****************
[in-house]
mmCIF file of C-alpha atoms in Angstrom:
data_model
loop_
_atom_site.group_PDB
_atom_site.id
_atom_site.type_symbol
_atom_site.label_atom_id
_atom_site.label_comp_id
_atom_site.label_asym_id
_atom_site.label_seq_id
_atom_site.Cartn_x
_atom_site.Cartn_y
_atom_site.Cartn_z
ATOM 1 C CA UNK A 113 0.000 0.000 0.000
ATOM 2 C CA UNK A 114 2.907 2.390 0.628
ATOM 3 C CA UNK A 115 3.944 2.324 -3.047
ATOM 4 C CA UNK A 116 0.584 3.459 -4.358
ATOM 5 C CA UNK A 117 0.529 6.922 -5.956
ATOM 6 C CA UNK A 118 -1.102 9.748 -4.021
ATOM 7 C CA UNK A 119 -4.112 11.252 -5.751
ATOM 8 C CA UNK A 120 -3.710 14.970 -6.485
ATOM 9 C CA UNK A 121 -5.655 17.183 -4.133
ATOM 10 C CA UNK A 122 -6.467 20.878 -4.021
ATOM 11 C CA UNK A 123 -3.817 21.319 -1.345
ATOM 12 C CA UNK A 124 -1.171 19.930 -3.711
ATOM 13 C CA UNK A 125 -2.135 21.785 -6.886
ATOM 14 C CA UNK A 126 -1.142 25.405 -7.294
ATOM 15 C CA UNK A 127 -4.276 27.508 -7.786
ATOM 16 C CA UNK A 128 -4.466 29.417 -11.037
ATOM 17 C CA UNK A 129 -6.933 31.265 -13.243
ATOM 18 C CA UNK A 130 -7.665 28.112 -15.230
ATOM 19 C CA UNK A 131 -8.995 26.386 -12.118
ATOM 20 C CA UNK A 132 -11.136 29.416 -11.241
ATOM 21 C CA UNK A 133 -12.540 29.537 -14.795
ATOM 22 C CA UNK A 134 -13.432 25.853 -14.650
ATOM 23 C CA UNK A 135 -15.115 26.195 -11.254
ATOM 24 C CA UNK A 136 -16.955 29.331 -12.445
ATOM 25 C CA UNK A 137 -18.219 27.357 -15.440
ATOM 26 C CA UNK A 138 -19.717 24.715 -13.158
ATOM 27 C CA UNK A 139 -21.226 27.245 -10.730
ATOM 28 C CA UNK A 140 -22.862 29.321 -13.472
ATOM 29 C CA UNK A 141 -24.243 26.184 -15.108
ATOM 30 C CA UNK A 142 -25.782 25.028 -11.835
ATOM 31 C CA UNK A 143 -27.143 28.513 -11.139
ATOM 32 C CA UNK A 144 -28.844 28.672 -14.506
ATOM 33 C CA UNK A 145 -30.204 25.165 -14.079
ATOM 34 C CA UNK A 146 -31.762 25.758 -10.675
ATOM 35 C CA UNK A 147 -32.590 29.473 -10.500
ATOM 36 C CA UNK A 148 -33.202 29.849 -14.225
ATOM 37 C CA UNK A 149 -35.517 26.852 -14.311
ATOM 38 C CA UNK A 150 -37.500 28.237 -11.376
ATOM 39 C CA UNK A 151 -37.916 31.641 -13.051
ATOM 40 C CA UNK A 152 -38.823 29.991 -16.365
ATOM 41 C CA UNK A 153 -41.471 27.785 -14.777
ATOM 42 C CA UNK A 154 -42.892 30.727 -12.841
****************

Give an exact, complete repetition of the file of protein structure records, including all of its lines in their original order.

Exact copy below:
[in-house]
mmCIF file of C-alpha atoms in Angstrom:
data_model
loop_
_atom_site.group_PDB
_atom_site.id
_atom_site.type_symbol
_atom_site.label_atom_id
_atom_site.label_comp_id
_atom_site.label_asym_id
_atom_site.label_seq_id
_atom_site.Cartn_x
_atom_site.Cartn_y
_atom_site.Cartn_z
ATOM 1 C CA UNK A 113 0.000 0.000 0.000
ATOM 2 C CA UNK A 114 2.907 2.390 0.628
ATOM 3 C CA UNK A 115 3.944 2.324 -3.047
ATOM 4 C CA UNK A 116 0.584 3.459 -4.358
ATOM 5 C CA UNK A 117 0.529 6.922 -5.956
ATOM 6 C CA UNK A 118 -1.102 9.748 -4.021
ATOM 7 C CA UNK A 119 -4.112 11.252 -5.751
ATOM 8 C CA UNK A 120 -3.710 14.970 -6.485
ATOM 9 C CA UNK A 121 -5.655 17.183 -4.133
ATOM 10 C CA UNK A 122 -6.467 20.878 -4.021
ATOM 11 C CA UNK A 123 -3.817 21.319 -1.345
ATOM 12 C CA UNK A 124 -1.171 19.930 -3.711
ATOM 13 C CA UNK A 125 -2.135 21.785 -6.886
ATOM 14 C CA UNK A 126 -1.142 25.405 -7.294
ATOM 15 C CA UNK A 127 -4.276 27.508 -7.786
ATOM 16 C CA UNK A 128 -4.466 29.417 -11.037
ATOM 17 C CA UNK A 129 -6.933 31.265 -13.243
ATOM 18 C CA UNK A 130 -7.665 28.112 -15.230
ATOM 19 C CA UNK A 131 -8.995 26.386 -12.118
ATOM 20 C CA UNK A 132 -11.136 29.416 -11.241
ATOM 21 C CA UNK A 133 -12.540 29.537 -14.795
ATOM 22 C CA UNK A 134 -13.432 25.853 -14.650
ATOM 23 C CA UNK A 135 -15.115 26.195 -11.254
ATOM 24 C CA UNK A 136 -16.955 29.331 -12.445
ATOM 25 C CA UNK A 137 -18.219 27.357 -15.440
ATOM 26 C CA UNK A 138 -19.717 24.715 -13.158
ATOM 27 C CA UNK A 139 -21.226 27.245 -10.730
ATOM 28 C CA UNK A 140 -22.862 29.321 -13.472
ATOM 29 C CA UNK A 141 -24.243 26.184 -15.108
ATOM 30 C CA UNK A 142 -25.782 25.028 -11.835
ATOM 31 C CA UNK A 143 -27.143 28.513 -11.139
ATOM 32 C CA UNK A 144 -28.844 28.672 -14.506
ATOM 33 C CA UNK A 145 -30.204 25.165 -14.079
ATOM 34 C CA UNK A 146 -31.762 25.758 -10.675
ATOM 35 C CA UNK A 147 -32.590 29.473 -10.500
ATOM 36 C CA UNK A 148 -33.202 29.849 -14.225
ATOM 37 C CA UNK A 149 -35.517 26.852 -14.311
ATOM 38 C CA UNK A 150 -37.500 28.237 -11.376
ATOM 39 C CA UNK A 151 -37.916 31.641 -13.051
ATOM 40 C CA UNK A 152 -38.823 29.991 -16.365
ATOM 41 C CA UNK A 153 -41.471 27.785 -14.777
ATOM 42 C CA UNK A 154 -42.892 30.727 -12.841